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The Four Horsemen of Notre Dame Football

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1924 Four Horsemen

1924 Four Horsemen

1924 Poster of Game

1924 Poster of Game

The Legend of The Four Horsemen

In 1918, Coach Knute Rockne was promoted from assistant coach to head coach of the University of Notre Dame, South Bend, Indiana. Coach Rockne, known as 'Rock,' would coach for thirteen years. He would capitalize on his work ethic, humor, and famous locker room stories. Most of all, his genius of coaching his teams to numerous victories. His record speaks for itself as 105-12-5 with a .881 percentage.

The infamous game was scheduled for October 18, 1924, at the Polo Grounds155th Street and Eighth Avenue, New York City, between Notre Dame and Army. The crowd began filling the stadium for the sports event of the year.

In marched the West Point Band playing the marches as columns of cadets marched in. The crowd watched in awe as the Notre Dame squad seemed confusing to Army. Rockne's tactics were mesmerizing. He used the 'shift play cross-blocking and fakes. Paving the way for the Four Horsemen would be the essential linemen of Notre Dame. Later they too got a nickname, the 'Seven Mules.'

Up in the press box sat Garland Rice, who later would pen the most famous lead in newspapers. Before he began his authority, he recalled a young Notre Dame publicist, George Strickler, who commented, "Yeah, just like the Four horsemen of the Apololyst," a movie he had seen earlier starring Rudolph Valentino.

As Rice later wrote his lead story, he made the Four Horsemen legend. His lead was as follows:

Outlined against the blue-gray October sky, the Four Horsemen rode again. In lore, they were known as famine, pestilence, destruction, and death. But, their real names were Struldreher, Miller, Crowley, and Layden, forming the South Bend cyclone beating Army before 55,000 spectators.

Four Horsemen 1924

Four Horsemen 1924

Garland Rice,  Sports Reporter

Garland Rice, Sports Reporter

The Famous Picture of The Four Horsemen

After defeating Army13-7, the team returned to South Bend, suiting up for practice again. This time, Strickler had the ingenious idea to place the Four Horsemen on horses, in their football attire, each man with a football. He had four horses brought to Rockne's practice field with his photographer. Of course, Rockne was furious his practice was being interrupted, but in the end, after yelling at Strickler, the men got on the horses even though they were scared of horses.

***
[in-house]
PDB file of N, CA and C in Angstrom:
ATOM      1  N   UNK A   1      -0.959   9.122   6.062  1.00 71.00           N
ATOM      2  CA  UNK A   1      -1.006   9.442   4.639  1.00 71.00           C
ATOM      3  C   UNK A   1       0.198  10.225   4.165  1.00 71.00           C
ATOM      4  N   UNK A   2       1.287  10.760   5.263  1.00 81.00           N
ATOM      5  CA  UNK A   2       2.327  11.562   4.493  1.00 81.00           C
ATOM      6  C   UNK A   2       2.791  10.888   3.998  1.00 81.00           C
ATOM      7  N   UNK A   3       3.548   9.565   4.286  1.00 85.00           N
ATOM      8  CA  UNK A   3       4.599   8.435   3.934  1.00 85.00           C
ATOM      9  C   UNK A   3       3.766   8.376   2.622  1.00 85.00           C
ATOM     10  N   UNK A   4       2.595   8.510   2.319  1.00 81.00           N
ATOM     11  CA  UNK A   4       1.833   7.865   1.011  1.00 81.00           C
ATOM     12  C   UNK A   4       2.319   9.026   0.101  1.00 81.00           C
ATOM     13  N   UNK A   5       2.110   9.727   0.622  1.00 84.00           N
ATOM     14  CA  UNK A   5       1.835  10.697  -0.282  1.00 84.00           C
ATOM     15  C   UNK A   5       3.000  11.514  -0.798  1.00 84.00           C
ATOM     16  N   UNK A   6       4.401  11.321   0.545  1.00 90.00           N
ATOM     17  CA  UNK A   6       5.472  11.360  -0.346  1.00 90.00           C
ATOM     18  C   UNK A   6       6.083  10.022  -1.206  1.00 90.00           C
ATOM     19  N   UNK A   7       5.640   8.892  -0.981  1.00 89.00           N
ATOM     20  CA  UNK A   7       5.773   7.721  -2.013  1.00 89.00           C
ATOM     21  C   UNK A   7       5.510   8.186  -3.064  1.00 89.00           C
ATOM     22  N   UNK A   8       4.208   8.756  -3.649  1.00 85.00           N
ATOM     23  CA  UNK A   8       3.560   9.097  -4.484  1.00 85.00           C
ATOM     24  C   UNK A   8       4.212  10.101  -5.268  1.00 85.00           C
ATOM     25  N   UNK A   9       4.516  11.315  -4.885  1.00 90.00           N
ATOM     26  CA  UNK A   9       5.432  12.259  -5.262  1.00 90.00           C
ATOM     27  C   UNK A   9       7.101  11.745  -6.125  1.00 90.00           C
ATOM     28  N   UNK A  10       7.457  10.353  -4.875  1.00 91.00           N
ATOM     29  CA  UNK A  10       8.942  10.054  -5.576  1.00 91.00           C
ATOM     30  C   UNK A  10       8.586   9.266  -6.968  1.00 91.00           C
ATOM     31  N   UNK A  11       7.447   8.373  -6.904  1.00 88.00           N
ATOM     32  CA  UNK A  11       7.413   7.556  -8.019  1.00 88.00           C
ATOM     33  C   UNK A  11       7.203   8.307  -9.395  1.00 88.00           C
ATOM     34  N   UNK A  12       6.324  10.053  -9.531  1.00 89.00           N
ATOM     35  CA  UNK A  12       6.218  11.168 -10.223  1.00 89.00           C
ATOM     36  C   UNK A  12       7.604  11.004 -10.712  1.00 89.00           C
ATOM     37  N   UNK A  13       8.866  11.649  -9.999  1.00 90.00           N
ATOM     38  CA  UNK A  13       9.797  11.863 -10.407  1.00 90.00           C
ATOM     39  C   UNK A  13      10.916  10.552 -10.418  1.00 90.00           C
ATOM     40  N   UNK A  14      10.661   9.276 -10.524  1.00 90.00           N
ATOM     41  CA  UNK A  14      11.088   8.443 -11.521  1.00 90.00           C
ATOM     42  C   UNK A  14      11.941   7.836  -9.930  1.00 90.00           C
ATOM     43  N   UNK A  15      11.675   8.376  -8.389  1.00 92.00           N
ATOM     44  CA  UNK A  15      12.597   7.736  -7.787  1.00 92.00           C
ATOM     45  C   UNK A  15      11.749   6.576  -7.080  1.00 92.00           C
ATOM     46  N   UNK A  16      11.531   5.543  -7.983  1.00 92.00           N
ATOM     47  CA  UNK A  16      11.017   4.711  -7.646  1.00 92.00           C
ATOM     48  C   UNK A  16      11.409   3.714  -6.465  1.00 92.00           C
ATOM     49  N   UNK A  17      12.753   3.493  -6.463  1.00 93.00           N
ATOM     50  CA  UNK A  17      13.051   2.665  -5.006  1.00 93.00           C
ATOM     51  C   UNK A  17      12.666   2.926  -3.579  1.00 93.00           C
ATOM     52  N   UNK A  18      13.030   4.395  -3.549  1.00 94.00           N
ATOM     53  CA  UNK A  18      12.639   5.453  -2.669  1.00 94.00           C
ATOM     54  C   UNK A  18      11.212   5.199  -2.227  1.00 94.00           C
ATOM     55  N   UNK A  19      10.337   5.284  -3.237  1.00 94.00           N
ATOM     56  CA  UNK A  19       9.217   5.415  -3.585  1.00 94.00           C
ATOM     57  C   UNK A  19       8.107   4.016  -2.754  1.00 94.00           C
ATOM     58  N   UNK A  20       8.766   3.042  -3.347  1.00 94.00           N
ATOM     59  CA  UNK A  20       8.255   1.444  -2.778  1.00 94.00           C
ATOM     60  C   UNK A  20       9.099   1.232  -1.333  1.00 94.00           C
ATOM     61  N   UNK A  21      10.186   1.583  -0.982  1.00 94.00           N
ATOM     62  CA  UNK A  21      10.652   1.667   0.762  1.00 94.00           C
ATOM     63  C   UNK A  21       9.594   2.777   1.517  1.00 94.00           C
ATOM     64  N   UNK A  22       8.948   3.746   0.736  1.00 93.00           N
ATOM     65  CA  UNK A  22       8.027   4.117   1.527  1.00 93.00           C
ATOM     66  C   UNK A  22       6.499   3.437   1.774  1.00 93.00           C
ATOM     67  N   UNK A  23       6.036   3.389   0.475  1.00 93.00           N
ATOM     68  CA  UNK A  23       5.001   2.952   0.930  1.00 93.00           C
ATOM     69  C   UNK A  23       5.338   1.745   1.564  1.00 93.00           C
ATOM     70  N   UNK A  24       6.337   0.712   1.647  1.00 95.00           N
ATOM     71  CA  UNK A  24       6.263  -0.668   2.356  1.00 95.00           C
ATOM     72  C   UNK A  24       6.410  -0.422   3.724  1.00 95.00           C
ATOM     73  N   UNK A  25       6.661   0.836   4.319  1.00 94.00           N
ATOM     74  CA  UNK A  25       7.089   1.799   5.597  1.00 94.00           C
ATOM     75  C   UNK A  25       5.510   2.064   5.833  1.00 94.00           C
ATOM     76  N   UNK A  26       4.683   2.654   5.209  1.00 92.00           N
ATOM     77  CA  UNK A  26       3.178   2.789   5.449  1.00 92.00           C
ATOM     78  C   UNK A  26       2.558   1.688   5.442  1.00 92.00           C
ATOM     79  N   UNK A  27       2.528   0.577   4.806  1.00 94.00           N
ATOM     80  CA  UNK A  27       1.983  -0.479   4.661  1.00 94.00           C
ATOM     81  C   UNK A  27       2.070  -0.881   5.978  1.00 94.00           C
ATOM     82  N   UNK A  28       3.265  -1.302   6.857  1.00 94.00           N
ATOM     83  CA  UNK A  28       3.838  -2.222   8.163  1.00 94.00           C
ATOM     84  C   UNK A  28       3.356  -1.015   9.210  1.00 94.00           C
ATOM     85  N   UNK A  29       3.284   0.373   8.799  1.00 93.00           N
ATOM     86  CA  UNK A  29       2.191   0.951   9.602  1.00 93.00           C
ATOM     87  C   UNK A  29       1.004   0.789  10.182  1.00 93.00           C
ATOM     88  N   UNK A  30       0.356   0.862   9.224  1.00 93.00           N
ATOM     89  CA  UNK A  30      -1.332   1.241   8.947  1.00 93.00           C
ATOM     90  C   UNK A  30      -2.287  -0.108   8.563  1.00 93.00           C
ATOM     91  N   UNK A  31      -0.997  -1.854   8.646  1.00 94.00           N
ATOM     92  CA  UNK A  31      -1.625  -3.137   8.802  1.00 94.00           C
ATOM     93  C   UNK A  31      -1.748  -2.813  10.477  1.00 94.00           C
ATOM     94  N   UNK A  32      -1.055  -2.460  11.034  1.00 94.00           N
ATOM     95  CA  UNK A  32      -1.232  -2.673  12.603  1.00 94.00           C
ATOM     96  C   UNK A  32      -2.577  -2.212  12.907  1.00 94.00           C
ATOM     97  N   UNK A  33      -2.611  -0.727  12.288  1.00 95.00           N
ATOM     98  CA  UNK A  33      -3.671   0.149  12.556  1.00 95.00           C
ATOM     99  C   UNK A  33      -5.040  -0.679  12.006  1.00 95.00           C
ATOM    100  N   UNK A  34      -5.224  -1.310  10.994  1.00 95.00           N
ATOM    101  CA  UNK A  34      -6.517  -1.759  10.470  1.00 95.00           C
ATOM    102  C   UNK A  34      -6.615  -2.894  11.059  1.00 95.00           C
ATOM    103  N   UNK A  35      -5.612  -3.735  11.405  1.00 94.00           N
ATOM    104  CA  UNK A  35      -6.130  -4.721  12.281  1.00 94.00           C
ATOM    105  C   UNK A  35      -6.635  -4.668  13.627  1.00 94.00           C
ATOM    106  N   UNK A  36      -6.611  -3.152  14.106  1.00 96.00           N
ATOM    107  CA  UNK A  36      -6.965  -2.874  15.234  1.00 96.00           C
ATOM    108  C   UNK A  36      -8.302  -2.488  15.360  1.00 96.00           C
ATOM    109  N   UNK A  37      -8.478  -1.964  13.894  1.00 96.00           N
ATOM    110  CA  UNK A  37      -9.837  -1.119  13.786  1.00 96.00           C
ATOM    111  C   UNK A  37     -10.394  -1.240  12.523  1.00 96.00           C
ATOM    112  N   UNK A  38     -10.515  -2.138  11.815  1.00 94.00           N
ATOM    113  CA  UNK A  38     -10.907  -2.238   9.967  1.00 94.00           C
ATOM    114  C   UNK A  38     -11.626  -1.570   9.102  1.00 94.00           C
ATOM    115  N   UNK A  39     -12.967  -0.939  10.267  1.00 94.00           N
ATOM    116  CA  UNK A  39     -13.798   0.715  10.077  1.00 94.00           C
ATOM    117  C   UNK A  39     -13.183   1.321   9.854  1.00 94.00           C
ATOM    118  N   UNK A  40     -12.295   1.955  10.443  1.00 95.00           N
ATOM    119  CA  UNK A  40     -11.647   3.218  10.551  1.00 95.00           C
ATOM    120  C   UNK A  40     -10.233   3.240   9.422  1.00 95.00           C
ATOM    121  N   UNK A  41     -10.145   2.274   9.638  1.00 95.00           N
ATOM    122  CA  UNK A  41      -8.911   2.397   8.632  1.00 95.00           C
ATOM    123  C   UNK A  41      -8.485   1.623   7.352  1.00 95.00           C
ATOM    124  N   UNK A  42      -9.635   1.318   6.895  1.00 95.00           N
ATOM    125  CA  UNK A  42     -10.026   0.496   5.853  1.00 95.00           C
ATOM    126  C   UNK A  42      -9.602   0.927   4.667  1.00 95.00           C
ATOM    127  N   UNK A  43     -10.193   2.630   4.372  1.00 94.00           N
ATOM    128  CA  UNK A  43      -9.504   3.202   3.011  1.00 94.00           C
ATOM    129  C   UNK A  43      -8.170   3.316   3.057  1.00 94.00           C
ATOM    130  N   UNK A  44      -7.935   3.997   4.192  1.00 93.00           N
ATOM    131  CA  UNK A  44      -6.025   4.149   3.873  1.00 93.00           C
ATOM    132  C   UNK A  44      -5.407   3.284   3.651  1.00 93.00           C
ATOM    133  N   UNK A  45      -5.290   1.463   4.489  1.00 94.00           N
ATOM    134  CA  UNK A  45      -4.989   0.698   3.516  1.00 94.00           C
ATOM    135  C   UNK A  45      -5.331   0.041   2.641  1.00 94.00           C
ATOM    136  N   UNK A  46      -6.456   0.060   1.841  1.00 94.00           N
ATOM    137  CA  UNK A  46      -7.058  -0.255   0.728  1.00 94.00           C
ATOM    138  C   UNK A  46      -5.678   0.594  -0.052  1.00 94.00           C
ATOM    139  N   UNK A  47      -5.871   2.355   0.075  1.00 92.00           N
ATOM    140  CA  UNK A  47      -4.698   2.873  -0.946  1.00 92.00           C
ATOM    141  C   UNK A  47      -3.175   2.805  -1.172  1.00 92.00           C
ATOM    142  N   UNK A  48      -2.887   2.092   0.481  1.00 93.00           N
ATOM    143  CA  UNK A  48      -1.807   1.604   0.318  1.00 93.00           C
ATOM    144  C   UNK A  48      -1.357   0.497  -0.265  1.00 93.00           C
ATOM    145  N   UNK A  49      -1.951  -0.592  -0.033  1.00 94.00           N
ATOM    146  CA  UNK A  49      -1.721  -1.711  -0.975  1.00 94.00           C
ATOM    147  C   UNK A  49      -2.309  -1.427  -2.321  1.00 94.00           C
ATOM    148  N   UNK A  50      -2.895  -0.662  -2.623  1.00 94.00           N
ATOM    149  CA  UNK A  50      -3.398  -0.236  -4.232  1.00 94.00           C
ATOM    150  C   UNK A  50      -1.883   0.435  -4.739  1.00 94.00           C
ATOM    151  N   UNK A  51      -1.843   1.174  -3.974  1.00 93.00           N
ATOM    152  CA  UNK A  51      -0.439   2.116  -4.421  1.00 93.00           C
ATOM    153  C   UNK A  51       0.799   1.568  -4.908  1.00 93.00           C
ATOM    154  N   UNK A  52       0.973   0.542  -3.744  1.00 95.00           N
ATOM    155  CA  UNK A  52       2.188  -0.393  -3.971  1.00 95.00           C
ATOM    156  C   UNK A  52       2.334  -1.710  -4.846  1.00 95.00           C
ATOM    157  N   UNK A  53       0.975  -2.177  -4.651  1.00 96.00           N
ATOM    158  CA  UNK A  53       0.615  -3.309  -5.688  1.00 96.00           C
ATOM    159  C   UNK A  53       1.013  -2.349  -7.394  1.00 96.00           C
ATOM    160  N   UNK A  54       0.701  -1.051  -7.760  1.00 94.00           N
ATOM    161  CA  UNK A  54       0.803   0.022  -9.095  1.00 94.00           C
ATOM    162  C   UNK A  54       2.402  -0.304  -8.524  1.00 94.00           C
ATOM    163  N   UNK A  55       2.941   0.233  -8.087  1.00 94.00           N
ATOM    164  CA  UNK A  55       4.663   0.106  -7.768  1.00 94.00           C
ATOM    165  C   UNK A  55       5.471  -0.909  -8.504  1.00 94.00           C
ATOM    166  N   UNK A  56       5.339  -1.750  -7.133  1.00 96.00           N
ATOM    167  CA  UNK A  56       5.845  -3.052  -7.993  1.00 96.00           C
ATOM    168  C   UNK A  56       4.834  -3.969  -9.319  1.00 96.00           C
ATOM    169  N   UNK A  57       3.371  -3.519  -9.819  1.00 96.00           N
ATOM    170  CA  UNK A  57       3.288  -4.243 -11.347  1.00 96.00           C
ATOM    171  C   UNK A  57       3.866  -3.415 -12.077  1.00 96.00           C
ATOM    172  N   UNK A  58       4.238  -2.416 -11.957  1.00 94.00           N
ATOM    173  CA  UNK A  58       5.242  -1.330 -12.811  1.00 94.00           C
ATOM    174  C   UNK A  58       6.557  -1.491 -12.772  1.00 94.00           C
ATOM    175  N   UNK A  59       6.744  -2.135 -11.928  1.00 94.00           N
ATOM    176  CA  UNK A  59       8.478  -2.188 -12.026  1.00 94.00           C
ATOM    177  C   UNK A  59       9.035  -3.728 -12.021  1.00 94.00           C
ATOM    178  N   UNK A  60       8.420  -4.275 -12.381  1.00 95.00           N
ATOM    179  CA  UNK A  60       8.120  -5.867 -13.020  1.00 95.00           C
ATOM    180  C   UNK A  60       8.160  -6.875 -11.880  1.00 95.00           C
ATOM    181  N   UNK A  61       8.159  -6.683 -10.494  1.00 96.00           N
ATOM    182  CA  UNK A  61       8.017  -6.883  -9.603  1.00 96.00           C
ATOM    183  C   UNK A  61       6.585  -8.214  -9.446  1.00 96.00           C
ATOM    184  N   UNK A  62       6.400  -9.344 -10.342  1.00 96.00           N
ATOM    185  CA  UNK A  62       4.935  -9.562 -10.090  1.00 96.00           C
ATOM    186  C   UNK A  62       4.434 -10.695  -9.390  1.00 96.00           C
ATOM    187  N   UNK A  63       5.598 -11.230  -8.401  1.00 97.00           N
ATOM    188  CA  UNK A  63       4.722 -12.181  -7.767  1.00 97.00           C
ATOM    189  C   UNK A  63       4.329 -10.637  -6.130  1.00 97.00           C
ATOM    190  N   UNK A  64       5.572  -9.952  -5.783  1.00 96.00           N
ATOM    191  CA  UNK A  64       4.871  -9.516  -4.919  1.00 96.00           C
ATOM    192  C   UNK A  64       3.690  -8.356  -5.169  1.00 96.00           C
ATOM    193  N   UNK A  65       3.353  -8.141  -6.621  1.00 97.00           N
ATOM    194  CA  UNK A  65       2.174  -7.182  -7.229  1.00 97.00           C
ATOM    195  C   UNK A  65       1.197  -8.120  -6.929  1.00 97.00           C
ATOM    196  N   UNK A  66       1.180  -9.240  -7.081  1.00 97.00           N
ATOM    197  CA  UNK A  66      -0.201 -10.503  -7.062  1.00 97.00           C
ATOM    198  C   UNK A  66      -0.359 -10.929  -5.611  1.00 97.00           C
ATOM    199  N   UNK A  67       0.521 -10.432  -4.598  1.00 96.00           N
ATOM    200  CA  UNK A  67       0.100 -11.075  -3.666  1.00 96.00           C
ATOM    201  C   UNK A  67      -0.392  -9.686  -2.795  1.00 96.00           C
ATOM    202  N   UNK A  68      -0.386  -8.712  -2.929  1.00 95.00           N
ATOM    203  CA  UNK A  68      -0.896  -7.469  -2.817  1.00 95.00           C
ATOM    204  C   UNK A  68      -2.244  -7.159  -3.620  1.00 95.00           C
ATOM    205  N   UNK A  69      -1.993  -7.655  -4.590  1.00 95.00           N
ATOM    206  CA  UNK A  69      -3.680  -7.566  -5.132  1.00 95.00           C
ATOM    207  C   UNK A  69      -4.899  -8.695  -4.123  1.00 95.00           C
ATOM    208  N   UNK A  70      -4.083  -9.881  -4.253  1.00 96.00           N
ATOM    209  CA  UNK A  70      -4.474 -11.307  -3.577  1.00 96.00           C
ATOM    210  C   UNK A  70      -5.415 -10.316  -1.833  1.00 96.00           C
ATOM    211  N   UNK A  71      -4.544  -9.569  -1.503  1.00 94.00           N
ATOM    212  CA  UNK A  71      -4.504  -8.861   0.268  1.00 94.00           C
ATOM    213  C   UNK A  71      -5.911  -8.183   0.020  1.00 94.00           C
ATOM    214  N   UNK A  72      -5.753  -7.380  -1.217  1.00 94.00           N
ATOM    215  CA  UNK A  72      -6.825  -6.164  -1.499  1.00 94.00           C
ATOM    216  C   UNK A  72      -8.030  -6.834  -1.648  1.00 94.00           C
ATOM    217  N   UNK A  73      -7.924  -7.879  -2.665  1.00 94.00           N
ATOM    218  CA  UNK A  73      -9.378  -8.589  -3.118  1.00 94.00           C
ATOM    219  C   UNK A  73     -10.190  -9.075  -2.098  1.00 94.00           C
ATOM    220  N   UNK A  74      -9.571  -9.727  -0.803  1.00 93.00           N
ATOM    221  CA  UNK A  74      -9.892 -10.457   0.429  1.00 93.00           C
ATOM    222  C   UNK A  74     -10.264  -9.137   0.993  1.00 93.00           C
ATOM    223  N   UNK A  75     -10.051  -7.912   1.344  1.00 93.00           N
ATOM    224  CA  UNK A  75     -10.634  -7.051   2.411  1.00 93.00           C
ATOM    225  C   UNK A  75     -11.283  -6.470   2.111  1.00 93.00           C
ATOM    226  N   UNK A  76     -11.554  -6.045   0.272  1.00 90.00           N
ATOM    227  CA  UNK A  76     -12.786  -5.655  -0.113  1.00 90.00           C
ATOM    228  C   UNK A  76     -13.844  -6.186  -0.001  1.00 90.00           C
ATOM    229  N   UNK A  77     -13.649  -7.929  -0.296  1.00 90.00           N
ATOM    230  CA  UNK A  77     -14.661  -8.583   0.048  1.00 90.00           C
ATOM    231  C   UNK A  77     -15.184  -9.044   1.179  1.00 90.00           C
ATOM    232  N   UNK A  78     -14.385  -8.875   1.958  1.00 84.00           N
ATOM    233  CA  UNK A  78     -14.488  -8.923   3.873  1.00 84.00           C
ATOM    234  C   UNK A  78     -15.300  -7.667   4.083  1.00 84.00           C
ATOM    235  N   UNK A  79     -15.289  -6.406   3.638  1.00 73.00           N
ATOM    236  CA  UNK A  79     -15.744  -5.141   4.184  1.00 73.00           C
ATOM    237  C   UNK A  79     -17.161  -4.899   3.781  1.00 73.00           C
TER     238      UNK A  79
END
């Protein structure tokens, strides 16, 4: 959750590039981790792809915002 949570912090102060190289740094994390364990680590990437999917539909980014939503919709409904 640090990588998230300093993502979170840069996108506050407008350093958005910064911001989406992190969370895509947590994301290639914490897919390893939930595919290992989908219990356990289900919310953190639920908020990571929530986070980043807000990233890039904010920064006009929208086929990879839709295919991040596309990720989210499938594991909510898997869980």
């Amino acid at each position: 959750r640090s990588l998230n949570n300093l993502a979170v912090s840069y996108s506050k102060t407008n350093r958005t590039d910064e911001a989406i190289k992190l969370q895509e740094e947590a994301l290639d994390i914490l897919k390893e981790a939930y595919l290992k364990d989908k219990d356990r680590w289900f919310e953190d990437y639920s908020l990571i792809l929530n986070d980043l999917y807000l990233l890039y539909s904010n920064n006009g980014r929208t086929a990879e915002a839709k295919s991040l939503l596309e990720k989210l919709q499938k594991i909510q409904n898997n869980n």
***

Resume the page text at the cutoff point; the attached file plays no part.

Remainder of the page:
The Four Horsemen, none of which were over six feet nor weighed over 162 pounds. The four were:

Harry Stuhldreher,5'7" from Massillon, Ohio. He would go on to serve as head coach at Villanova, then as athletic director and coach at Wisconsin-Madison. He died in 1965 and was inducted into the Football of Fame in 1958.

Don Miller, 5'11" from Defiance, Ohio. He would go on to coach at Georgia Tech for four years. Later he practiced law in Cleveland, Ohio. He died in 1979 and was inducted into the Football of Fame in 1970.

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Jim Crowley, 5'11" from Green Bay, Wisconsin. was an assistant coach at the University of Georgia and later head coach at Michigan State and Fordham University. He died in 1986 and was inducted into the Football Hall of Fame in 1966.

Elmer Layden, 6' from Davenport, Iowa. Went on to coach Notre Dame for seven years, later as athletic director and the commissioner of the NFL. He died in 1973 and was inducted into the Football Hall of Fame in 1951.

Notre Dame Football

Notre Dame Football has a long and glorious history. The university was founded in 1842 by French priest Edward Sorin, a young 28-year-old, and seven companions. The inaugural football game was played on November 23, 1887, against Michigan, where Notre Dame lost 8-0. Their first win was at the final match in 1888, beating Harvard Prep School of Chicago 20-0.

Notre Dame football had several names they were referred to. First, they were often called the 'Catholics' since many alumni were Irish and Catholic. During the era of head coach Knute Rockne, his team was referred to as the Rovers or Ramblers due to their travels far and wide.

Students began to relish the name 'Fighting Irish,' and even the media picked up on t. So finally, in 1920, university President Matthew Walsh decided the 'Fighting Irish' would be the preferred nickname.

Under the genius of head coach Knute Rockne, his stats were three national championships, five undefeated seasons, Rose Bowl win in 1925. Sadly, Knute Rockne died in a plane crash in 1931. Notre Dame has many memorials honoring him.

1887 First Notre Dame Football Team

1887 First Notre Dame Football Team

Knute Rockne Head Coach, Notre Dame

Knute Rockne Head Coach, Notre Dame

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